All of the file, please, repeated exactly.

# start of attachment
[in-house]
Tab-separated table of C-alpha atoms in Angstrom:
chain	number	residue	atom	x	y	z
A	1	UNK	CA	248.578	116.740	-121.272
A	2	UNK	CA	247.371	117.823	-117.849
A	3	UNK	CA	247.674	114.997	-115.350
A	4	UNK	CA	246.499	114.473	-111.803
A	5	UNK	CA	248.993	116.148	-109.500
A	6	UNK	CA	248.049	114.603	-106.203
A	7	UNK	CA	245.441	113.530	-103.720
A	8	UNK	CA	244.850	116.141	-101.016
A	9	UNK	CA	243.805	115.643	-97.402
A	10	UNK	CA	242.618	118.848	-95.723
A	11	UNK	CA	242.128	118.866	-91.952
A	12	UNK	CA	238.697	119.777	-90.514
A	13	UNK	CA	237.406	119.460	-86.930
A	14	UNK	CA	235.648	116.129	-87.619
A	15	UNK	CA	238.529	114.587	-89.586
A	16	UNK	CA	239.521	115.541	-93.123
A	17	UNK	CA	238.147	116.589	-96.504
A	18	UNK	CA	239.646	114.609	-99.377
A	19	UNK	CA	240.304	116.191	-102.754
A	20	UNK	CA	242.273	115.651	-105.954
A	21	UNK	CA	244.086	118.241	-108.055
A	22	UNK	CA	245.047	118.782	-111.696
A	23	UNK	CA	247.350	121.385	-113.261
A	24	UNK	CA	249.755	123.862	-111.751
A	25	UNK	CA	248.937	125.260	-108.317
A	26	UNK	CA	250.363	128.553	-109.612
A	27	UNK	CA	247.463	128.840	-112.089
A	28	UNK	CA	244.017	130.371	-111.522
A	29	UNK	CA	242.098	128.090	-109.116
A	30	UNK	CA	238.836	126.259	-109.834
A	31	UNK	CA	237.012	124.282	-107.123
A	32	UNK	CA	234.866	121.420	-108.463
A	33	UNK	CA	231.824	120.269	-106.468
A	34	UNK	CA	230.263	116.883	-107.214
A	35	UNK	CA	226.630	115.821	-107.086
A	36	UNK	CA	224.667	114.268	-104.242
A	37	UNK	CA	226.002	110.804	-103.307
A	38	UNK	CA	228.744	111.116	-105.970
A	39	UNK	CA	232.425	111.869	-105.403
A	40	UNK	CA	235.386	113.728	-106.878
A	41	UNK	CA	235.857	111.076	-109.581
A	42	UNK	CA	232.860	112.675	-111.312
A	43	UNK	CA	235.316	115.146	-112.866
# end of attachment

[in-house]
Tab-separated table of C-alpha atoms in Angstrom:
chain	number	residue	atom	x	y	z
A	1	UNK	CA	248.578	116.740	-121.272
A	2	UNK	CA	247.371	117.823	-117.849
A	3	UNK	CA	247.674	114.997	-115.350
A	4	UNK	CA	246.499	114.473	-111.803
A	5	UNK	CA	248.993	116.148	-109.500
A	6	UNK	CA	248.049	114.603	-106.203
A	7	UNK	CA	245.441	113.530	-103.720
A	8	UNK	CA	244.850	116.141	-101.016
A	9	UNK	CA	243.805	115.643	-97.402
A	10	UNK	CA	242.618	118.848	-95.723
A	11	UNK	CA	242.128	118.866	-91.952
A	12	UNK	CA	238.697	119.777	-90.514
A	13	UNK	CA	237.406	119.460	-86.930
A	14	UNK	CA	235.648	116.129	-87.619
A	15	UNK	CA	238.529	114.587	-89.586
A	16	UNK	CA	239.521	115.541	-93.123
A	17	UNK	CA	238.147	116.589	-96.504
A	18	UNK	CA	239.646	114.609	-99.377
A	19	UNK	CA	240.304	116.191	-102.754
A	20	UNK	CA	242.273	115.651	-105.954
A	21	UNK	CA	244.086	118.241	-108.055
A	22	UNK	CA	245.047	118.782	-111.696
A	23	UNK	CA	247.350	121.385	-113.261
A	24	UNK	CA	249.755	123.862	-111.751
A	25	UNK	CA	248.937	125.260	-108.317
A	26	UNK	CA	250.363	128.553	-109.612
A	27	UNK	CA	247.463	128.840	-112.089
A	28	UNK	CA	244.017	130.371	-111.522
A	29	UNK	CA	242.098	128.090	-109.116
A	30	UNK	CA	238.836	126.259	-109.834
A	31	UNK	CA	237.012	124.282	-107.123
A	32	UNK	CA	234.866	121.420	-108.463
A	33	UNK	CA	231.824	120.269	-106.468
A	34	UNK	CA	230.263	116.883	-107.214
A	35	UNK	CA	226.630	115.821	-107.086
A	36	UNK	CA	224.667	114.268	-104.242
A	37	UNK	CA	226.002	110.804	-103.307
A	38	UNK	CA	228.744	111.116	-105.970
A	39	UNK	CA	232.425	111.869	-105.403
A	40	UNK	CA	235.386	113.728	-106.878
A	41	UNK	CA	235.857	111.076	-109.581
A	42	UNK	CA	232.860	112.675	-111.312
A	43	UNK	CA	235.316	115.146	-112.866